Robotic radical Cystectomy is a robot-assisted minimally invasive surgical approach for treating muscle-invasive bladder cancer. It involves the removal of the entire bladder along with the regional lymph nodes. Since the entire bladder is removed, an alternative form of urinary diversion (new means for expelling urine from the body) is constructed as a part of the procedure by creating an Ileal Conduit.
Robotic radical Cystectomy is generally performed to treat Muscle invasive bladder cancer (MIBC). MIBC is an advanced stage of bladder cancer in which the cancer cells grow and spread beyond the inner lining of the bladder and move into the muscle layer. If left untreated, this cancer can spread to other areas of the body like the bones, the lungs, the liver, etc. and pose potential threats. Robotic radical Cystectomy can also be performed to treat transitional cell cancer. It is a type of cancer that develops in the renal pelvis and ureter. In certain cases, this cancer metastasizes and spreads to the bladder and other parts of the body.
During a robotic radical cystectomy, a few small incisions are made in the abdomen by the surgeon. Small instruments and tiny camera which provides 3D images of the organs are inserted through the openings to reach the bladder. With the help of the robotic arms, the bladder is disconnected and removed by the surgeon. Occasionally, the nearby organs can also be removed along with the bladder to provide cancer control. In men, this kind of removal involves organs like prostate, part of the vas deferens and seminal vesicles. In women, the removal involves fallopian tubes, cervix, ovaries, uterus, and part of the vagina. A dissection of pelvic lymph node can also be carried out as a part of this surgery for the purpose of both staging and treating cancer.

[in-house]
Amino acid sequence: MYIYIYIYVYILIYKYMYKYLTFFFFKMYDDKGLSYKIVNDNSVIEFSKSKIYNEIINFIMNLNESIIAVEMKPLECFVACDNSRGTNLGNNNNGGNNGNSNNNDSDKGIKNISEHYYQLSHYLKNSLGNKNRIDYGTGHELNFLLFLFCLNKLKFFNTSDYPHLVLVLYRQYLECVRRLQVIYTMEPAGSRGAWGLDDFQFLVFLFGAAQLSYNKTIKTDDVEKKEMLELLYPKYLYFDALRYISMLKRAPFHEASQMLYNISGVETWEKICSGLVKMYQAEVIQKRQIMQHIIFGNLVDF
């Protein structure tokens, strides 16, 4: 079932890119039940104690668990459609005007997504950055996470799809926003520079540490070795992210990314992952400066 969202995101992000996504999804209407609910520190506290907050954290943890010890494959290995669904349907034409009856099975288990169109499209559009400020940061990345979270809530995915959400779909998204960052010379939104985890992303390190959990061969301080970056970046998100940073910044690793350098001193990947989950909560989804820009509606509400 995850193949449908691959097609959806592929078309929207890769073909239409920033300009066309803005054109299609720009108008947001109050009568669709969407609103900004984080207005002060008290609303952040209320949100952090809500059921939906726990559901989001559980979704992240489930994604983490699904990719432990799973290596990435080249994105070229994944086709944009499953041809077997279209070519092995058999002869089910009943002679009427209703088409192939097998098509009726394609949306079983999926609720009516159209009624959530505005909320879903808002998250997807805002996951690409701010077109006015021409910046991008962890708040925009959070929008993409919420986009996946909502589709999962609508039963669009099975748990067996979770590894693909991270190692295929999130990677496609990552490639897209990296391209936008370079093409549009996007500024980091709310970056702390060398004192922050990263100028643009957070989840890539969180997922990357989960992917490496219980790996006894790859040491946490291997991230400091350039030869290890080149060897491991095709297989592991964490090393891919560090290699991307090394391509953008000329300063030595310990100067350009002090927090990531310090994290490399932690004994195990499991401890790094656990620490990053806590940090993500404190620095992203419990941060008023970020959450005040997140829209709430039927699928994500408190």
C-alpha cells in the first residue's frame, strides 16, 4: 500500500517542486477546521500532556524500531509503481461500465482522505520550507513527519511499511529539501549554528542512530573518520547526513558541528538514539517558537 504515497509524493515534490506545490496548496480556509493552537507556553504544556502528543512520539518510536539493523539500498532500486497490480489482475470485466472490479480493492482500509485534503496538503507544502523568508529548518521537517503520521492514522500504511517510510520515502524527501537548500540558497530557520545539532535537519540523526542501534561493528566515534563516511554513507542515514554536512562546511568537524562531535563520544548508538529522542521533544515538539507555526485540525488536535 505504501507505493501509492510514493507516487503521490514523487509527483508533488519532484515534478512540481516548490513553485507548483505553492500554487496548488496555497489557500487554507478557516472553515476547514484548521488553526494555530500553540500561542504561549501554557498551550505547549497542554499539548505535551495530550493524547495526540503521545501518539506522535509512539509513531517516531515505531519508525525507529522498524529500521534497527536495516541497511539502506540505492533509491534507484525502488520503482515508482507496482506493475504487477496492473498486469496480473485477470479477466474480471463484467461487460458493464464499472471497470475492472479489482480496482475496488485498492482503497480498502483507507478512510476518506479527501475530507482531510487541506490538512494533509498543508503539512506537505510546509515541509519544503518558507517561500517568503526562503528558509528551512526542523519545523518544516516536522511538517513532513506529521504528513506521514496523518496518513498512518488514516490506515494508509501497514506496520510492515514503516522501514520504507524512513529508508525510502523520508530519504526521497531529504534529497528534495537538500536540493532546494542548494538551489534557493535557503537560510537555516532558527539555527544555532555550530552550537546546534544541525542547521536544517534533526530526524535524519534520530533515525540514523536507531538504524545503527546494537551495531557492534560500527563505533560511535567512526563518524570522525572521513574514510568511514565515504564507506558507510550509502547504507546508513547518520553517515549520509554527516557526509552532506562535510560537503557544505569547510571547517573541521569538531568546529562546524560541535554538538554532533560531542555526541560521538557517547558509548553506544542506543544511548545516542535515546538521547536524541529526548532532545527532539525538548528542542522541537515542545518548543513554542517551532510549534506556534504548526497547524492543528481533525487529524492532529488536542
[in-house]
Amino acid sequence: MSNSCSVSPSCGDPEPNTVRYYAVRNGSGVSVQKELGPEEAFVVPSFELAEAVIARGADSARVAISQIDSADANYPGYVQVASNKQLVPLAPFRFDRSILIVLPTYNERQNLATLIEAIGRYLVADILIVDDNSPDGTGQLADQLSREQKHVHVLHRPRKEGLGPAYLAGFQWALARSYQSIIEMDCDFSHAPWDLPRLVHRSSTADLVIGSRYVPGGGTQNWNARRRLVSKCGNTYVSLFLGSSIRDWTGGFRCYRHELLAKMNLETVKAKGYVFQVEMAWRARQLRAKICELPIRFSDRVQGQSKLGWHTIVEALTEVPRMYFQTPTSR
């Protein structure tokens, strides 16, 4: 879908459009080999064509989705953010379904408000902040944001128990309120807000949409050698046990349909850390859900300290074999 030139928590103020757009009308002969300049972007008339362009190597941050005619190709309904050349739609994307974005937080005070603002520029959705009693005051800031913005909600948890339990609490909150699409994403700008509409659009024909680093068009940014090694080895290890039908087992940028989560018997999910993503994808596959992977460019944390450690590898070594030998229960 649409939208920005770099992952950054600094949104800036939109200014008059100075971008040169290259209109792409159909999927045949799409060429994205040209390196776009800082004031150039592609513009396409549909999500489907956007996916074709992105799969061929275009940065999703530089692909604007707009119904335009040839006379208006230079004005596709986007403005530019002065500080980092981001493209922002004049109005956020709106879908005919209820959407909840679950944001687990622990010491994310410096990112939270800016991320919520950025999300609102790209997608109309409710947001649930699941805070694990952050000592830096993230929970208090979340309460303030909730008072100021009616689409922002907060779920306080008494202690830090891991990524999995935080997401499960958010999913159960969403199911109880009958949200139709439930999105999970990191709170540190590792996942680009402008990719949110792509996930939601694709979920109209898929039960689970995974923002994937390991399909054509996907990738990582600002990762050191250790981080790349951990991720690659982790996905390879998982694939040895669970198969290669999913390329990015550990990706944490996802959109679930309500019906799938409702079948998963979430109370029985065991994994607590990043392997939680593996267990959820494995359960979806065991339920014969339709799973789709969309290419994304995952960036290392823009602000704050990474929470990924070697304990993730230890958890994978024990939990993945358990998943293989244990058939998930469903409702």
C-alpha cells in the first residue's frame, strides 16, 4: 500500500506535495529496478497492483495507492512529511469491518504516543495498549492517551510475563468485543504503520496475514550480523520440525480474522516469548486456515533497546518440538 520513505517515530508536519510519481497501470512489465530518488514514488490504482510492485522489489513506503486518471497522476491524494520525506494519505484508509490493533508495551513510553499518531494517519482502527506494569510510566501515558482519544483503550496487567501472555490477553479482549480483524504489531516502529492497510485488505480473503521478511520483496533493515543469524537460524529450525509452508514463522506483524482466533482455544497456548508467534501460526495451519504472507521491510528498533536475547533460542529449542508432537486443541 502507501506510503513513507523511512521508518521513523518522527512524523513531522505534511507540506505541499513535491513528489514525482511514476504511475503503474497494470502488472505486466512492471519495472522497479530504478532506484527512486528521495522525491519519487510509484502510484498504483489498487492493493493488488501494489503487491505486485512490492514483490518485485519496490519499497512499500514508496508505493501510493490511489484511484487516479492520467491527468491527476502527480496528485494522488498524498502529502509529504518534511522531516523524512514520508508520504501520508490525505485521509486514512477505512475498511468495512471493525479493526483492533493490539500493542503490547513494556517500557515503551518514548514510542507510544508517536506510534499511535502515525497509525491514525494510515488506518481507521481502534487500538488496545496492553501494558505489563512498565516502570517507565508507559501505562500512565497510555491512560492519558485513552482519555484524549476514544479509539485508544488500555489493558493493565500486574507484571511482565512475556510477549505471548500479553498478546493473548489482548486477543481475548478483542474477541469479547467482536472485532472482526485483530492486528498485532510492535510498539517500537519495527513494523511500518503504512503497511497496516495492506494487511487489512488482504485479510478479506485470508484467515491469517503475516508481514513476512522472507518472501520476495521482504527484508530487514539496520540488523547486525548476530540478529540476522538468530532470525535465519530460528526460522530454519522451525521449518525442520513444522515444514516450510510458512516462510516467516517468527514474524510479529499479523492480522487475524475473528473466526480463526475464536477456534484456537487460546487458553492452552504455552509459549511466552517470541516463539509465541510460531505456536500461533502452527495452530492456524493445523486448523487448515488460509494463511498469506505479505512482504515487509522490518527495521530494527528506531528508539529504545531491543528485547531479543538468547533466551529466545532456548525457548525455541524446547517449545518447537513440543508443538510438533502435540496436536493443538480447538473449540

As the entire bladder is removed through robotic radical cystectomy, the body needs another means to collect and drive out the urine from the system. To achieve this, a urinary reconstruction is performed by creating an ileal conduit as a part of the procedure. During the creation of an Ileal conduit, the surgeon uses a portion of the small intestine called the ileum and creates a channel that connects the ureters to a surgically constructed opening in the abdomen called stoma. Now the urine from the kidney passes through the ureters and the newly constructed ileal conduit, enters the stoma and empties into an external collecting pouch. As the entire procedure is robot-assisted, the patient experiences less post-surgical pain and quick recovery.
Besides less scarring, shortened hospital stay and quick recovery, the Robotic Radical Cystectomy with Ileal Conduit has two unique advantages.
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